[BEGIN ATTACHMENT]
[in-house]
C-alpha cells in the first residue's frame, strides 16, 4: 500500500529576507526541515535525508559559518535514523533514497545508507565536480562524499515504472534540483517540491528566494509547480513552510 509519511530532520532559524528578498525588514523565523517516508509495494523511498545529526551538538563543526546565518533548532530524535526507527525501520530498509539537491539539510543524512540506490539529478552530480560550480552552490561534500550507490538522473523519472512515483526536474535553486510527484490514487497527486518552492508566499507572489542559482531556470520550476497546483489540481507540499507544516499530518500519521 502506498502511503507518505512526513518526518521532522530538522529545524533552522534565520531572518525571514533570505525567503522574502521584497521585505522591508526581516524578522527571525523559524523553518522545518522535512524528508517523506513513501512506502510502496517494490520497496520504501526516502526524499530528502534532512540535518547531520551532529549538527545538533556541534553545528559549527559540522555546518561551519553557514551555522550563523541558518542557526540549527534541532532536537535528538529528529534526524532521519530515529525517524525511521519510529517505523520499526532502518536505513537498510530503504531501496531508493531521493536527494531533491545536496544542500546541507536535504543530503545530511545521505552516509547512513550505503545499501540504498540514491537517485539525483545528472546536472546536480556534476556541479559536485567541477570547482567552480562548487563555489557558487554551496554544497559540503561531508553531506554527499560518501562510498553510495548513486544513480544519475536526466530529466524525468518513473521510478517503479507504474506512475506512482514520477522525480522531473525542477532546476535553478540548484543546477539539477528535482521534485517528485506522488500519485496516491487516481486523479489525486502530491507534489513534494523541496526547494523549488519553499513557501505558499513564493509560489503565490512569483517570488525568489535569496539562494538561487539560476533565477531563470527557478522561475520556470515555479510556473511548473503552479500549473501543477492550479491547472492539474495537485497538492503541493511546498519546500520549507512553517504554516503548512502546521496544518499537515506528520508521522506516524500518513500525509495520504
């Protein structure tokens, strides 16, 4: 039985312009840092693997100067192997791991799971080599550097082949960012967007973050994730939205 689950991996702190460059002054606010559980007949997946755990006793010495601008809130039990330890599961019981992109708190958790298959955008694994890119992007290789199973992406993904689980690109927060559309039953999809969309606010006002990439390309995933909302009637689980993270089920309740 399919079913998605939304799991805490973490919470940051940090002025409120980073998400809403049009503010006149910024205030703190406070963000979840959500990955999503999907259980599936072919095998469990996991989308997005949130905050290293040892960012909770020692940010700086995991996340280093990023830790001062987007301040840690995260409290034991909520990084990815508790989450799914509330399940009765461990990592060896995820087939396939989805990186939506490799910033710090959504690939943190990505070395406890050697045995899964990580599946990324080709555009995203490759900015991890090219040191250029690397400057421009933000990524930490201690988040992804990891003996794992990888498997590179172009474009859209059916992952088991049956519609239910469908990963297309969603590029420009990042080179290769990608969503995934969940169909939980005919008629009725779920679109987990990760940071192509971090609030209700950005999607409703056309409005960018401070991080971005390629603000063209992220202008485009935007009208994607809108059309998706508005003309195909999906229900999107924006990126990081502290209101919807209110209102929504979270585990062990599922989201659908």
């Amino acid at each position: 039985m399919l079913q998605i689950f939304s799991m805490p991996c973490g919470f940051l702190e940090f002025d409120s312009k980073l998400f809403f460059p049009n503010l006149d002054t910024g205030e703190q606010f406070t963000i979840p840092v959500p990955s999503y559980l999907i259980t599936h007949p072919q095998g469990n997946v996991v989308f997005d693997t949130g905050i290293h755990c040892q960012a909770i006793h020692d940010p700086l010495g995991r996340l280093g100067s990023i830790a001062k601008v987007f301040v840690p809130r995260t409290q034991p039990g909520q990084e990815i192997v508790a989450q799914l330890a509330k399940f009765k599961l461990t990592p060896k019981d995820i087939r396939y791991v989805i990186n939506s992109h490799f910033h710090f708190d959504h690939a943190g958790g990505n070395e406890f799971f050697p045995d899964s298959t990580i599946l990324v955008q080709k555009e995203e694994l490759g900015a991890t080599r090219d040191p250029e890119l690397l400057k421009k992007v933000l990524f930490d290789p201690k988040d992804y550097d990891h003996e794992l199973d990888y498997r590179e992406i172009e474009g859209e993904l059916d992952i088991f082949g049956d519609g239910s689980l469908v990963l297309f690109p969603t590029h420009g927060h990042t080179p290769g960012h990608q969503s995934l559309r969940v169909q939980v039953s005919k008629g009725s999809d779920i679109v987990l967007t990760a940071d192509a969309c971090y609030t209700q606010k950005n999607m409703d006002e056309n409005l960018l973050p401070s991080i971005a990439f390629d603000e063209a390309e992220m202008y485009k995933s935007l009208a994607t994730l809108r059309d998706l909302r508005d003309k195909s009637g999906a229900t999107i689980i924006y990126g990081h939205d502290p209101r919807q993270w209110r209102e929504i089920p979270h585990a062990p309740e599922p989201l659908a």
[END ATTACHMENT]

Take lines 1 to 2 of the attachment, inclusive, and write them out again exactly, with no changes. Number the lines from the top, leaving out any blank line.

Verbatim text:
[in-house]
C-alpha cells in the first residue's frame, strides 16, 4: 500500500529576507526541515535525508559559518535514523533514497545508507565536480562524499515504472534540483517540491528566494509547480513552510 509519511530532520532559524528578498525588514523565523517516508509495494523511498545529526551538538563543526546565518533548532530524535526507527525501520530498509539537491539539510543524512540506490539529478552530480560550480552552490561534500550507490538522473523519472512515483526536474535553486510527484490514487497527486518552492508566499507572489542559482531556470520550476497546483489540481507540499507544516499530518500519521 502506498502511503507518505512526513518526518521532522530538522529545524533552522534565520531572518525571514533570505525567503522574502521584497521585505522591508526581516524578522527571525523559524523553518522545518522535512524528508517523506513513501512506502510502496517494490520497496520504501526516502526524499530528502534532512540535518547531520551532529549538527545538533556541534553545528559549527559540522555546518561551519553557514551555522550563523541558518542557526540549527534541532532536537535528538529528529534526524532521519530515529525517524525511521519510529517505523520499526532502518536505513537498510530503504531501496531508493531521493536527494531533491545536496544542500546541507536535504543530503545530511545521505552516509547512513550505503545499501540504498540514491537517485539525483545528472546536472546536480556534476556541479559536485567541477570547482567552480562548487563555489557558487554551496554544497559540503561531508553531506554527499560518501562510498553510495548513486544513480544519475536526466530529466524525468518513473521510478517503479507504474506512475506512482514520477522525480522531473525542477532546476535553478540548484543546477539539477528535482521534485517528485506522488500519485496516491487516481486523479489525486502530491507534489513534494523541496526547494523549488519553499513557501505558499513564493509560489503565490512569483517570488525568489535569496539562494538561487539560476533565477531563470527557478522561475520556470515555479510556473511548473503552479500549473501543477492550479491547472492539474495537485497538492503541493511546498519546500520549507512553517504554516503548512502546521496544518499537515506528520508521522506516524500518513500525509495520504